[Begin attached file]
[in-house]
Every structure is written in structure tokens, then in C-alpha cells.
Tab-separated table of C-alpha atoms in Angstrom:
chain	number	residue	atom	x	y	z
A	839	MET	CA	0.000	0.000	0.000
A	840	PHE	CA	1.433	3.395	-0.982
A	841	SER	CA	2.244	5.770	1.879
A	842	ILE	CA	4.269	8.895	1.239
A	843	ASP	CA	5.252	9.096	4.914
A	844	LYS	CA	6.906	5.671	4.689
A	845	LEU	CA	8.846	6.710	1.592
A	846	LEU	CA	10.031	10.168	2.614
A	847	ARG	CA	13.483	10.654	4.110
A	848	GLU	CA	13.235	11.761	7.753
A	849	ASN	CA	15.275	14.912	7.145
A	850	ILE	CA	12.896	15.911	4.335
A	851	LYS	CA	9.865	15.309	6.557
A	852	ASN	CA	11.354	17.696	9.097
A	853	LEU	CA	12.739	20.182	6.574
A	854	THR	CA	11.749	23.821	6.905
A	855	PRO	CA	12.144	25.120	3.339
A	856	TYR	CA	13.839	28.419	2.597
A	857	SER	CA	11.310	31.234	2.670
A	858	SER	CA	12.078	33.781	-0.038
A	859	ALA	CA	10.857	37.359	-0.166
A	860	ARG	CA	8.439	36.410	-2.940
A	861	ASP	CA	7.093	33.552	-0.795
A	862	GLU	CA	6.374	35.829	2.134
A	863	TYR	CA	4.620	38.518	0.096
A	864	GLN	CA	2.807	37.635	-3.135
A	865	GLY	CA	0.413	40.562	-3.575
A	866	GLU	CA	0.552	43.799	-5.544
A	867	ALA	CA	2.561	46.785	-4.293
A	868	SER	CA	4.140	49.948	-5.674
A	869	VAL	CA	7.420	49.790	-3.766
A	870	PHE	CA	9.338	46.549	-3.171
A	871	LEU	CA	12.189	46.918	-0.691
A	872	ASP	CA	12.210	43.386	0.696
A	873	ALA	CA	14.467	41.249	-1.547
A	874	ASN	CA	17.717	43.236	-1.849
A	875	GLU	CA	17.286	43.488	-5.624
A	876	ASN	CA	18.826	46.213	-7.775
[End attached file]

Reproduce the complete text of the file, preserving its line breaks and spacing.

[in-house]
Every structure is written in structure tokens, then in C-alpha cells.
Tab-separated table of C-alpha atoms in Angstrom:
chain	number	residue	atom	x	y	z
A	839	MET	CA	0.000	0.000	0.000
A	840	PHE	CA	1.433	3.395	-0.982
A	841	SER	CA	2.244	5.770	1.879
A	842	ILE	CA	4.269	8.895	1.239
A	843	ASP	CA	5.252	9.096	4.914
A	844	LYS	CA	6.906	5.671	4.689
A	845	LEU	CA	8.846	6.710	1.592
A	846	LEU	CA	10.031	10.168	2.614
A	847	ARG	CA	13.483	10.654	4.110
A	848	GLU	CA	13.235	11.761	7.753
A	849	ASN	CA	15.275	14.912	7.145
A	850	ILE	CA	12.896	15.911	4.335
A	851	LYS	CA	9.865	15.309	6.557
A	852	ASN	CA	11.354	17.696	9.097
A	853	LEU	CA	12.739	20.182	6.574
A	854	THR	CA	11.749	23.821	6.905
A	855	PRO	CA	12.144	25.120	3.339
A	856	TYR	CA	13.839	28.419	2.597
A	857	SER	CA	11.310	31.234	2.670
A	858	SER	CA	12.078	33.781	-0.038
A	859	ALA	CA	10.857	37.359	-0.166
A	860	ARG	CA	8.439	36.410	-2.940
A	861	ASP	CA	7.093	33.552	-0.795
A	862	GLU	CA	6.374	35.829	2.134
A	863	TYR	CA	4.620	38.518	0.096
A	864	GLN	CA	2.807	37.635	-3.135
A	865	GLY	CA	0.413	40.562	-3.575
A	866	GLU	CA	0.552	43.799	-5.544
A	867	ALA	CA	2.561	46.785	-4.293
A	868	SER	CA	4.140	49.948	-5.674
A	869	VAL	CA	7.420	49.790	-3.766
A	870	PHE	CA	9.338	46.549	-3.171
A	871	LEU	CA	12.189	46.918	-0.691
A	872	ASP	CA	12.210	43.386	0.696
A	873	ALA	CA	14.467	41.249	-1.547
A	874	ASN	CA	17.717	43.236	-1.849
A	875	GLU	CA	17.286	43.488	-5.624
A	876	ASN	CA	18.826	46.213	-7.775